Acersecomic (noun): a person whose hair has never been cut. For example, my 3-year-old grandniece is an acersecomic. I can hardly wait to teach her how to write it.

Act of rejection of acersecomic-ness

Granted, the word hasn’t appeared since some time in the 17th century, but I’d hate to see a good word go to waste.

If you care about its etymology: The word is from the Latin acersecomes, a long-haired youth, a word borrowed from an earlier Greek word made up of keirein, to cut short; kome, the hair of the head; and the prefix a-, meaning not.

What’s your odd word of the day?

Para what?

It’s the age of para.

Paramedics, paralegals, paraprofessionals, parapsychology, and everyone’s current favorite paranormal.

Formerly used to indicate side by side, its newer meaning is closer to an ancillary status, or almost, as in paralegal.

Another meaning of para is “guarding against,” as in a parasol, which guards against the sun, and a parachute, which guards against free fall.

My latest run-in with para is with the word paraprosdokian.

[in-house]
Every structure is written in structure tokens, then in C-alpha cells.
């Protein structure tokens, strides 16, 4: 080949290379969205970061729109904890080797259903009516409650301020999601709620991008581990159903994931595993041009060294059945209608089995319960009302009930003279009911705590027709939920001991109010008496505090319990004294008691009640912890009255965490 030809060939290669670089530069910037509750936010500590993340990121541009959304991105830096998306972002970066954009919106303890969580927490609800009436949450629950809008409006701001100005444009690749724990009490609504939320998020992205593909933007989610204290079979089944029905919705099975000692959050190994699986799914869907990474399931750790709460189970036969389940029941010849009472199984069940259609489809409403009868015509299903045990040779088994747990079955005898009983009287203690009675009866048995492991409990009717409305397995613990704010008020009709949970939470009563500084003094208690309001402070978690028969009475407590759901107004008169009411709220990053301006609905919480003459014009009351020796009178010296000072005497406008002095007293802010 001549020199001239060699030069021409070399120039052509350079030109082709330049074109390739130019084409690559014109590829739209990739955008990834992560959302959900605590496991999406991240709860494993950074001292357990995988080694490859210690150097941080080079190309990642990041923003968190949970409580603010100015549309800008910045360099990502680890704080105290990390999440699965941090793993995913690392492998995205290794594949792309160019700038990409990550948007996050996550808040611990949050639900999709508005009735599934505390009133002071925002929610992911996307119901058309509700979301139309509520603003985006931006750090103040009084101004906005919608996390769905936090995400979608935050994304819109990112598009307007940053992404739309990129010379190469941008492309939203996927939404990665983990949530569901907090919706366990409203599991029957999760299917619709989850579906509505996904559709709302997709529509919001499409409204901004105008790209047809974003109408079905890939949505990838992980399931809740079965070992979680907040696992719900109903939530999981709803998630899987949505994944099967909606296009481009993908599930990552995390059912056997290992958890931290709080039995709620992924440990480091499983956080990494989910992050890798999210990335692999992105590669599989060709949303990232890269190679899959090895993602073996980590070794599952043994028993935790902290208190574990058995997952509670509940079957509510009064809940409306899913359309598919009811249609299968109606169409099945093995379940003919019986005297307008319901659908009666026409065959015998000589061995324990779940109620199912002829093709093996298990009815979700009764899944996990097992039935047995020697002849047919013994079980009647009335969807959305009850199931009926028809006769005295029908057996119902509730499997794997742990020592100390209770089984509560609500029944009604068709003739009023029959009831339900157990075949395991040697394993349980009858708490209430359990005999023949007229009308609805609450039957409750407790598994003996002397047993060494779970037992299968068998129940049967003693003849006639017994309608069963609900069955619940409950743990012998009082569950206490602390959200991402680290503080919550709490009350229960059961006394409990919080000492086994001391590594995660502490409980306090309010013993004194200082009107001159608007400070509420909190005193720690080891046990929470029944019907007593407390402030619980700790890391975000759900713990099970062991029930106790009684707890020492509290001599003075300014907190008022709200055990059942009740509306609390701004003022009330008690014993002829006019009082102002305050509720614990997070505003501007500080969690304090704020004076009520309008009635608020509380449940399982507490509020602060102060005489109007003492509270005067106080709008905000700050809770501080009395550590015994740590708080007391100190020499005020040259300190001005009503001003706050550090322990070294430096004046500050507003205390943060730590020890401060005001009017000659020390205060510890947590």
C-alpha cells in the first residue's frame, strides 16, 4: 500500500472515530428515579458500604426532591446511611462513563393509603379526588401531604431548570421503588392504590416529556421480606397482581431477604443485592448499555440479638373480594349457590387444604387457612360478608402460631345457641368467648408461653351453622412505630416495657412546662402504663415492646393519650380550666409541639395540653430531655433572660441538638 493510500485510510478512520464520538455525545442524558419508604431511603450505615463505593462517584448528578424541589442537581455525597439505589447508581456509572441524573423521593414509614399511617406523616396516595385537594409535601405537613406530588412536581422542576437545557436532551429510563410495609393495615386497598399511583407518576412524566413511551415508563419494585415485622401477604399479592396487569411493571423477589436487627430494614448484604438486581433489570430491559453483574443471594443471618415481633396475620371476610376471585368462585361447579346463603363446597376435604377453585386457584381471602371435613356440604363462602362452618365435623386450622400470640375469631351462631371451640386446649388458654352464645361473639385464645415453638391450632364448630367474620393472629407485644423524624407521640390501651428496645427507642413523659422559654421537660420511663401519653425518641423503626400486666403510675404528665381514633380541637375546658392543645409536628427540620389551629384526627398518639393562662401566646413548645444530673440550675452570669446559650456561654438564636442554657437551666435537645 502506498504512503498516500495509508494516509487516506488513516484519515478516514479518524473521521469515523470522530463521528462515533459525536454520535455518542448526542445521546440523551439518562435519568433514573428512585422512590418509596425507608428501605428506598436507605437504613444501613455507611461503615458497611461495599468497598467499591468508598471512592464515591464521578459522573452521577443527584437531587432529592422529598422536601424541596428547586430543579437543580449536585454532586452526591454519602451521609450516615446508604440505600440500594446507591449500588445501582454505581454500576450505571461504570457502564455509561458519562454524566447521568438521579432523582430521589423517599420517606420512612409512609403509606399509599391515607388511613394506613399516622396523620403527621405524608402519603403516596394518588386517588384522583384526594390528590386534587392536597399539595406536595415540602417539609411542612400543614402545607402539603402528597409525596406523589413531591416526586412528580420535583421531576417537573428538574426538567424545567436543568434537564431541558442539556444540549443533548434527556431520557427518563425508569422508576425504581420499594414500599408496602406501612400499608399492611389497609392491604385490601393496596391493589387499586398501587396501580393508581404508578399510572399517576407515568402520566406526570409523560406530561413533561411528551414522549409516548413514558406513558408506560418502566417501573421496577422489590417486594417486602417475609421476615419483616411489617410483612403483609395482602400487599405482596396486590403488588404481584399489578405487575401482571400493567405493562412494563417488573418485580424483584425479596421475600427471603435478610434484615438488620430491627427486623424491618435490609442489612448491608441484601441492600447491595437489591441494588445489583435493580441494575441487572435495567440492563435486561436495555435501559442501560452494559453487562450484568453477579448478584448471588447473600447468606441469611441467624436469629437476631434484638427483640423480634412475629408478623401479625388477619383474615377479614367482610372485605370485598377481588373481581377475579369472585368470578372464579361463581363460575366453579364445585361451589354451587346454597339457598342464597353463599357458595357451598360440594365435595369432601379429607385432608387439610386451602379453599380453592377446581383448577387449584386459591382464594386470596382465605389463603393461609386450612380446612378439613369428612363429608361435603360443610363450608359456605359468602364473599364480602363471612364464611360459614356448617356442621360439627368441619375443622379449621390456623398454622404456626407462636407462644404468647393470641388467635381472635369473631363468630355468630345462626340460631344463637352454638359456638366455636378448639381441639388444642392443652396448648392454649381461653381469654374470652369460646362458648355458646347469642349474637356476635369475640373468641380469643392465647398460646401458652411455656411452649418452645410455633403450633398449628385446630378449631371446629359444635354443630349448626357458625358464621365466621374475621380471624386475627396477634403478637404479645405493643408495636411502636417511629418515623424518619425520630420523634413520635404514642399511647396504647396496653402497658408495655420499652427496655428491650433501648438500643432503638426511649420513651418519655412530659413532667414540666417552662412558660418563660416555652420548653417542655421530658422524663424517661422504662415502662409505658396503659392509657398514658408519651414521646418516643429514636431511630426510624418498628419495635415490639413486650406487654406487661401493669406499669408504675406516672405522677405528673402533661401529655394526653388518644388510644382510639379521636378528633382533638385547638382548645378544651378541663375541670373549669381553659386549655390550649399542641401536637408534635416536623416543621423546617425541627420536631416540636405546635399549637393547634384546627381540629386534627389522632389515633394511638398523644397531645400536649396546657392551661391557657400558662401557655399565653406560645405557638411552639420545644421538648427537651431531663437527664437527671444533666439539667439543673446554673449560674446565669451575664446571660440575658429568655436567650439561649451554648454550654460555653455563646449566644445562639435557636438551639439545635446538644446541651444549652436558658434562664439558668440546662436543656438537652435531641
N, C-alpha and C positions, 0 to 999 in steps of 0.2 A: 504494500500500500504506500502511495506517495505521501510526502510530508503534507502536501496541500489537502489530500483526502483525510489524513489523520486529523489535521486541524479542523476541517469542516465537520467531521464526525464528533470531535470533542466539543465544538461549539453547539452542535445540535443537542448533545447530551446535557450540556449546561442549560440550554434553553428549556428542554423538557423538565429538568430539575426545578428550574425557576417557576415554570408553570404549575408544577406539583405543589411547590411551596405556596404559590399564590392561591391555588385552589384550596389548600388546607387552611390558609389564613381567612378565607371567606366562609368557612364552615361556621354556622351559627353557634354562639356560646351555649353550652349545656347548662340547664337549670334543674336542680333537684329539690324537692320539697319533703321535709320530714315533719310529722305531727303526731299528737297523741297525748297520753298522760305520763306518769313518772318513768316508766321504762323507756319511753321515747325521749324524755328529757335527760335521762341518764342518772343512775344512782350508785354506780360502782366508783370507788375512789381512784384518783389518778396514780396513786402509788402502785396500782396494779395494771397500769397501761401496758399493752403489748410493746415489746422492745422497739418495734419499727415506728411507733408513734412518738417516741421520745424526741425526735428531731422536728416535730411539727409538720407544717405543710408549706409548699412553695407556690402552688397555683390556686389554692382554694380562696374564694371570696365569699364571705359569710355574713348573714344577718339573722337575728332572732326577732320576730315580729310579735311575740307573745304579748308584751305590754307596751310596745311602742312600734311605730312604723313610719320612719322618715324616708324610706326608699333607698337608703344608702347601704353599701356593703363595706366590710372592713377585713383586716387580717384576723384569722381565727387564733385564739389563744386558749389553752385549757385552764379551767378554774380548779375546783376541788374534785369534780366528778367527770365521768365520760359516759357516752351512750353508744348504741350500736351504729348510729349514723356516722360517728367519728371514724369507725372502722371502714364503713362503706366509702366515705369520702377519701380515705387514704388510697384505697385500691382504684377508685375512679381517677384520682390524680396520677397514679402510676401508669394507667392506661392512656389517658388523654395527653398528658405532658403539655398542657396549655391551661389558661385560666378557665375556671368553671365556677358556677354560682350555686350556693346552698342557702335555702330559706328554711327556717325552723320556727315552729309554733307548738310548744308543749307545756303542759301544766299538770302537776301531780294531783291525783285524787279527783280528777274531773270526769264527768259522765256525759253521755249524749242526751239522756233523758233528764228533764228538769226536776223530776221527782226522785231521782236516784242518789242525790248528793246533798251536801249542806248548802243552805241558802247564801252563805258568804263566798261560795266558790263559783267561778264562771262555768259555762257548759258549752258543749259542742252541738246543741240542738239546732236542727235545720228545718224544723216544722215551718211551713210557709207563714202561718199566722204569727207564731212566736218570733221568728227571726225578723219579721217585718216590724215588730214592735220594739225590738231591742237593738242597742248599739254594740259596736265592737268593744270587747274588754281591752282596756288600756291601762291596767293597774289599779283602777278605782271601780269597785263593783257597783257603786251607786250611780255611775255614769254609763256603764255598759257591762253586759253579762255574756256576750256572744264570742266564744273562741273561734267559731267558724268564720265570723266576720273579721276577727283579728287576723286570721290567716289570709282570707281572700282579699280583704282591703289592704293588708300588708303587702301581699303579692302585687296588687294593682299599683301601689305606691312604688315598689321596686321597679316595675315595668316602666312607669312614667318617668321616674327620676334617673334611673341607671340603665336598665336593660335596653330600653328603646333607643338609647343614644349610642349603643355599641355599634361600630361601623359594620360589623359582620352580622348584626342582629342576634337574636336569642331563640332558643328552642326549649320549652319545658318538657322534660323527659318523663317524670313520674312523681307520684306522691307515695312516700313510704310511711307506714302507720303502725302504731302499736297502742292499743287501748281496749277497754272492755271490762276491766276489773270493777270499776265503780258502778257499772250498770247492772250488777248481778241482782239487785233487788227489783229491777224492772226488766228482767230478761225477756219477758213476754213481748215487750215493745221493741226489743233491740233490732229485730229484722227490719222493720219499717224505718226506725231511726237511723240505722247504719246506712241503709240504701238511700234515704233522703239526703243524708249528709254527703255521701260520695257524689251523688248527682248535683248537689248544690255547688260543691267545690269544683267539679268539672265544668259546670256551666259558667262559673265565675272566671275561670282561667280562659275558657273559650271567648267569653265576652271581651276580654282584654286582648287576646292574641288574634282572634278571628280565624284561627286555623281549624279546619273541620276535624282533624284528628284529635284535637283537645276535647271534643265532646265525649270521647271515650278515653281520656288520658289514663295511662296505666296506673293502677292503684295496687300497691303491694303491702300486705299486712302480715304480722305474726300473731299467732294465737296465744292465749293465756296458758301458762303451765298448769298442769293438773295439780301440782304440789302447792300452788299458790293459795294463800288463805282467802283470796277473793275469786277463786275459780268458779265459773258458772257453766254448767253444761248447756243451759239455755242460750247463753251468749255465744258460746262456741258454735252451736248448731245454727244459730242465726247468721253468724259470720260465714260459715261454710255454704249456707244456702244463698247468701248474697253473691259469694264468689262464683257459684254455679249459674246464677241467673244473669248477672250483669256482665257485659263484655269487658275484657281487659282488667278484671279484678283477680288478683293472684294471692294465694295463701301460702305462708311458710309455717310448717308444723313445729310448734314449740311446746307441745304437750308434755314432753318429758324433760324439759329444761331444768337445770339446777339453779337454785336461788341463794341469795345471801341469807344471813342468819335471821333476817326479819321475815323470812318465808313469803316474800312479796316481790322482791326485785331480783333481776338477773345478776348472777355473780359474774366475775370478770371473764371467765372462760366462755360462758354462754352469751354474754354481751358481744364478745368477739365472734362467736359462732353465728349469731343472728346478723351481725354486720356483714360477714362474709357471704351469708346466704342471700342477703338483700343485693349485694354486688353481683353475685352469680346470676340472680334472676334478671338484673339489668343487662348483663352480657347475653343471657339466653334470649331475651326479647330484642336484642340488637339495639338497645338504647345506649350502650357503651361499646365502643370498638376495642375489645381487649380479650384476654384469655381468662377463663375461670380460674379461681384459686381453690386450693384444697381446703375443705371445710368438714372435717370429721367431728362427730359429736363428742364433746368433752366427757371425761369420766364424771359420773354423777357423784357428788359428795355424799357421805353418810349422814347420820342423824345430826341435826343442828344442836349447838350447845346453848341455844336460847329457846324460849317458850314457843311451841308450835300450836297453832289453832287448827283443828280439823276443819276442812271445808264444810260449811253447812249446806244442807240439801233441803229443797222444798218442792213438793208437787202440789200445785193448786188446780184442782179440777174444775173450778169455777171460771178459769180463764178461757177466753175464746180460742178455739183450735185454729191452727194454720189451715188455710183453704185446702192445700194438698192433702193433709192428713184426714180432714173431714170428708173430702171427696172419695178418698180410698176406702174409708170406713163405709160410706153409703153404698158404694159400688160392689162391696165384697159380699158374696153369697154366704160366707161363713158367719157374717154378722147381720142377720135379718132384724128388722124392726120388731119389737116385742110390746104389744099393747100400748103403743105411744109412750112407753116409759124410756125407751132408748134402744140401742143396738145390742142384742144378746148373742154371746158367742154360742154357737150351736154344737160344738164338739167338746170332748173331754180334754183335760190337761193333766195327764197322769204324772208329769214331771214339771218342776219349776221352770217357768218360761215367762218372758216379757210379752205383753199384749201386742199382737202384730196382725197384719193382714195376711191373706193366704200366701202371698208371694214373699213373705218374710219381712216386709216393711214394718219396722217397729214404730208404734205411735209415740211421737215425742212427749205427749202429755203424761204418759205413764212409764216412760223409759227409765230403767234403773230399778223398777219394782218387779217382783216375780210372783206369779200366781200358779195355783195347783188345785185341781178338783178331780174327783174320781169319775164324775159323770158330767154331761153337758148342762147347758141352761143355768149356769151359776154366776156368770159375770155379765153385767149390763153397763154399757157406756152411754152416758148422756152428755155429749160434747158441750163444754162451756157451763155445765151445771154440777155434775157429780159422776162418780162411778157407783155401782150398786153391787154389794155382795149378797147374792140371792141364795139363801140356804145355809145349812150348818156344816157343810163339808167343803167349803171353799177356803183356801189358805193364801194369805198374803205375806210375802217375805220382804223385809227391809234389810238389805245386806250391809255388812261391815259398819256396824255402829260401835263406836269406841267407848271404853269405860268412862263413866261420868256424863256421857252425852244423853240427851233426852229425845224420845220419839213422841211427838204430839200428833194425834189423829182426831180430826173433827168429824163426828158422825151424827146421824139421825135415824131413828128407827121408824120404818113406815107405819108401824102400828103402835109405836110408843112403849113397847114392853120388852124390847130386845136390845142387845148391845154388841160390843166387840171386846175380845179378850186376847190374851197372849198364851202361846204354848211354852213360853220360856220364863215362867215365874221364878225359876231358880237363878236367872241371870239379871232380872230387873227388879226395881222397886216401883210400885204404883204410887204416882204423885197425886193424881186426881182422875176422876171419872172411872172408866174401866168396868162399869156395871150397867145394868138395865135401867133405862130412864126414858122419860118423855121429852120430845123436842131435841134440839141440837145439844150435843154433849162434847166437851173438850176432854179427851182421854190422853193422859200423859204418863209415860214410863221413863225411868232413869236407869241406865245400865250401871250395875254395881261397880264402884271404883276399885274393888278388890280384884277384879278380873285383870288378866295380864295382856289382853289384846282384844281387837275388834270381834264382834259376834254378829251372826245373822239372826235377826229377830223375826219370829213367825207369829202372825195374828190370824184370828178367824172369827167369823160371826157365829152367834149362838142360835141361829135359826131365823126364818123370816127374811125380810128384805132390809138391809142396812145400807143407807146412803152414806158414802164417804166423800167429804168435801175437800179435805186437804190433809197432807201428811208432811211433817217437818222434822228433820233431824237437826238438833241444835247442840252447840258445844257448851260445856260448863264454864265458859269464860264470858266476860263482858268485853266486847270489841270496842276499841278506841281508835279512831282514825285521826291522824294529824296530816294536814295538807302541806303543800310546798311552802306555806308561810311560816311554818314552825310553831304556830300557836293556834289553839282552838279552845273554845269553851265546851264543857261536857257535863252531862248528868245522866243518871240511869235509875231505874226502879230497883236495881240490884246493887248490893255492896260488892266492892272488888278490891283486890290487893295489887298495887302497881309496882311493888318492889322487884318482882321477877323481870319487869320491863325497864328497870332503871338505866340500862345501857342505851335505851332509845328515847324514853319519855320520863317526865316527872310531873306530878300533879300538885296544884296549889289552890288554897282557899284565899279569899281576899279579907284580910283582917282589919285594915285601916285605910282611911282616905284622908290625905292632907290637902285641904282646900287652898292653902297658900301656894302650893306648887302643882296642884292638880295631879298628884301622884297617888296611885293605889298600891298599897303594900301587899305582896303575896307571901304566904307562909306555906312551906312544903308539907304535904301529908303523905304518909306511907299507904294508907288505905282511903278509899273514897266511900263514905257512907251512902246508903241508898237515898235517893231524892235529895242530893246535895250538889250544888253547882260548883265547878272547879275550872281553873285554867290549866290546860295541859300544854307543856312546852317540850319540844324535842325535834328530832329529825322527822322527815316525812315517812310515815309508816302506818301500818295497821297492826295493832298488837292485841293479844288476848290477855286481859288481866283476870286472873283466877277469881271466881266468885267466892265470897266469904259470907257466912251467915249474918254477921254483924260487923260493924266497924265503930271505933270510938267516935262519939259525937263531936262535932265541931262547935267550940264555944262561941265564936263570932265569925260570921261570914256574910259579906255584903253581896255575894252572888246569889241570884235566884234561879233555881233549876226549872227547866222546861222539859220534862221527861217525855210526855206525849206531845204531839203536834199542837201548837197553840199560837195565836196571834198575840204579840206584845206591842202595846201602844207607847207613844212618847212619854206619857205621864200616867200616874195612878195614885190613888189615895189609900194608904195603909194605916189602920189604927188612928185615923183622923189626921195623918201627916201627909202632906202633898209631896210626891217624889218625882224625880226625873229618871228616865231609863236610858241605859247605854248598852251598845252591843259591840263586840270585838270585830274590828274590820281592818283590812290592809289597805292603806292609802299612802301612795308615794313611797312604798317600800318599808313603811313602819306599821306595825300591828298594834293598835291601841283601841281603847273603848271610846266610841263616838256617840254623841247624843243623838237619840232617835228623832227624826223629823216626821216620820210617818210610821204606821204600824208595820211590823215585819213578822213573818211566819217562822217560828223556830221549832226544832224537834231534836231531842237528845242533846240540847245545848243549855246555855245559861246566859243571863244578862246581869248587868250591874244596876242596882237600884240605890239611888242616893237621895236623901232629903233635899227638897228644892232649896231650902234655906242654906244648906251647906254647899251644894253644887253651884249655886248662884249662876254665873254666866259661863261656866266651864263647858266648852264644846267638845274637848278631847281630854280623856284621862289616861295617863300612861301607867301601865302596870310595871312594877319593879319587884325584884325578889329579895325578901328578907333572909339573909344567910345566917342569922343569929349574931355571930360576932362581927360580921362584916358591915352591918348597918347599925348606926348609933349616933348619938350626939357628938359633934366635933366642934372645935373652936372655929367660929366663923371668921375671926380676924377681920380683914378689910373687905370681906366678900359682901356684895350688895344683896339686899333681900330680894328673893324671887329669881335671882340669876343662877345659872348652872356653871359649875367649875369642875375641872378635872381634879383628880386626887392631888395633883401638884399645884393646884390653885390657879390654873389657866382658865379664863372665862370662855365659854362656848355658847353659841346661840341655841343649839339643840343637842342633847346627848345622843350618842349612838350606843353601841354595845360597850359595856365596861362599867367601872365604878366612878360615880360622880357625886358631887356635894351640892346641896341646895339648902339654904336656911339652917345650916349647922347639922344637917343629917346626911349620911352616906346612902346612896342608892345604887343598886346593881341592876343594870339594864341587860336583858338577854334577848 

Def.: A paraprosdokian is a figure of speech in which the latter part of a sentence or phrase is surprising or unexpected in a way that causes the reader or listener to reinterpret the first part. It’s frequently used for humorous or dramatic effect. For this reason, it’s extremely popular among comedians and satirists.

Some examples:

• War does not determine who is right, only who is left.

• Knowledge is knowing a tomato is a fruit; wisdom is not putting it in a fruit salad.

• A bus station is where a bus stops. A train station is where a train stops. What’s a work station?

• Change is inevitable, except from a vending machine.

• Always borrow money from a pessimist. He won’t expect it back.

And my favorite:

• To be sure of hitting the target, shoot first and call whatever you hit the target.

Do you have any paras to add?